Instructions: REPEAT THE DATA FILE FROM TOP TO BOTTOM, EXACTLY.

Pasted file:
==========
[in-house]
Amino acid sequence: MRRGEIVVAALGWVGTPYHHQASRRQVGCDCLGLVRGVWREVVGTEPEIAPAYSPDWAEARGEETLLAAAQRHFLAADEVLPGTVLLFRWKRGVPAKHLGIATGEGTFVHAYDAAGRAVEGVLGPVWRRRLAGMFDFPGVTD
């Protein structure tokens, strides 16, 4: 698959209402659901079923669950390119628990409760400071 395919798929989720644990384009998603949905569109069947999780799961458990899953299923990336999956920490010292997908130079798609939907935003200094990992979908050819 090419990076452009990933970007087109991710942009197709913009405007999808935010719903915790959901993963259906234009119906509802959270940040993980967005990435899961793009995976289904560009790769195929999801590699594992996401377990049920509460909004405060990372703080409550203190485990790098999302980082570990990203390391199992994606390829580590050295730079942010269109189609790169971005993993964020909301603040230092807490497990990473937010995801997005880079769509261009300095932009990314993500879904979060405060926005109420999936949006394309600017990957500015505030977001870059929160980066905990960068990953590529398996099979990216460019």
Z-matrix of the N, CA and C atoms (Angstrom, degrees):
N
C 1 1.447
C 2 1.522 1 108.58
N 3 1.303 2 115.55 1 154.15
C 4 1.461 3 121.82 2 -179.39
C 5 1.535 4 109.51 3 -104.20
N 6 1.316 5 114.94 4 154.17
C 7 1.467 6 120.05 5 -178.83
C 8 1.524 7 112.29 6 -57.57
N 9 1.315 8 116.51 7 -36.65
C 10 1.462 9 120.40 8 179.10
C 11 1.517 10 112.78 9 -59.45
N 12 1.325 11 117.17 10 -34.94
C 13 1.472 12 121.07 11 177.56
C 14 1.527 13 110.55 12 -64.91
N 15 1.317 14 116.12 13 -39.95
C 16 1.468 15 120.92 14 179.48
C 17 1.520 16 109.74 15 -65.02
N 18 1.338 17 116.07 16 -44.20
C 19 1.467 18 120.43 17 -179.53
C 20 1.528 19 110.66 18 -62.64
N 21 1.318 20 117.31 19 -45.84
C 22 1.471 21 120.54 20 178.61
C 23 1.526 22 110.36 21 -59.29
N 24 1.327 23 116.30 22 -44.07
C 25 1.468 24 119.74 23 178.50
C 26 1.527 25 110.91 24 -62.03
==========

[in-house]
Amino acid sequence: MRRGEIVVAALGWVGTPYHHQASRRQVGCDCLGLVRGVWREVVGTEPEIAPAYSPDWAEARGEETLLAAAQRHFLAADEVLPGTVLLFRWKRGVPAKHLGIATGEGTFVHAYDAAGRAVEGVLGPVWRRRLAGMFDFPGVTD
């Protein structure tokens, strides 16, 4: 698959209402659901079923669950390119628990409760400071 395919798929989720644990384009998603949905569109069947999780799961458990899953299923990336999956920490010292997908130079798609939907935003200094990992979908050819 090419990076452009990933970007087109991710942009197709913009405007999808935010719903915790959901993963259906234009119906509802959270940040993980967005990435899961793009995976289904560009790769195929999801590699594992996401377990049920509460909004405060990372703080409550203190485990790098999302980082570990990203390391199992994606390829580590050295730079942010269109189609790169971005993993964020909301603040230092807490497990990473937010995801997005880079769509261009300095932009990314993500879904979060405060926005109420999936949006394309600017990957500015505030977001870059929160980066905990960068990953590529398996099979990216460019």
Z-matrix of the N, CA and C atoms (Angstrom, degrees):
N
C 1 1.447
C 2 1.522 1 108.58
N 3 1.303 2 115.55 1 154.15
C 4 1.461 3 121.82 2 -179.39
C 5 1.535 4 109.51 3 -104.20
N 6 1.316 5 114.94 4 154.17
C 7 1.467 6 120.05 5 -178.83
C 8 1.524 7 112.29 6 -57.57
N 9 1.315 8 116.51 7 -36.65
C 10 1.462 9 120.40 8 179.10
C 11 1.517 10 112.78 9 -59.45
N 12 1.325 11 117.17 10 -34.94
C 13 1.472 12 121.07 11 177.56
C 14 1.527 13 110.55 12 -64.91
N 15 1.317 14 116.12 13 -39.95
C 16 1.468 15 120.92 14 179.48
C 17 1.520 16 109.74 15 -65.02
N 18 1.338 17 116.07 16 -44.20
C 19 1.467 18 120.43 17 -179.53
C 20 1.528 19 110.66 18 -62.64
N 21 1.318 20 117.31 19 -45.84
C 22 1.471 21 120.54 20 178.61
C 23 1.526 22 110.36 21 -59.29
N 24 1.327 23 116.30 22 -44.07
C 25 1.468 24 119.74 23 178.50
C 26 1.527 25 110.91 24 -62.03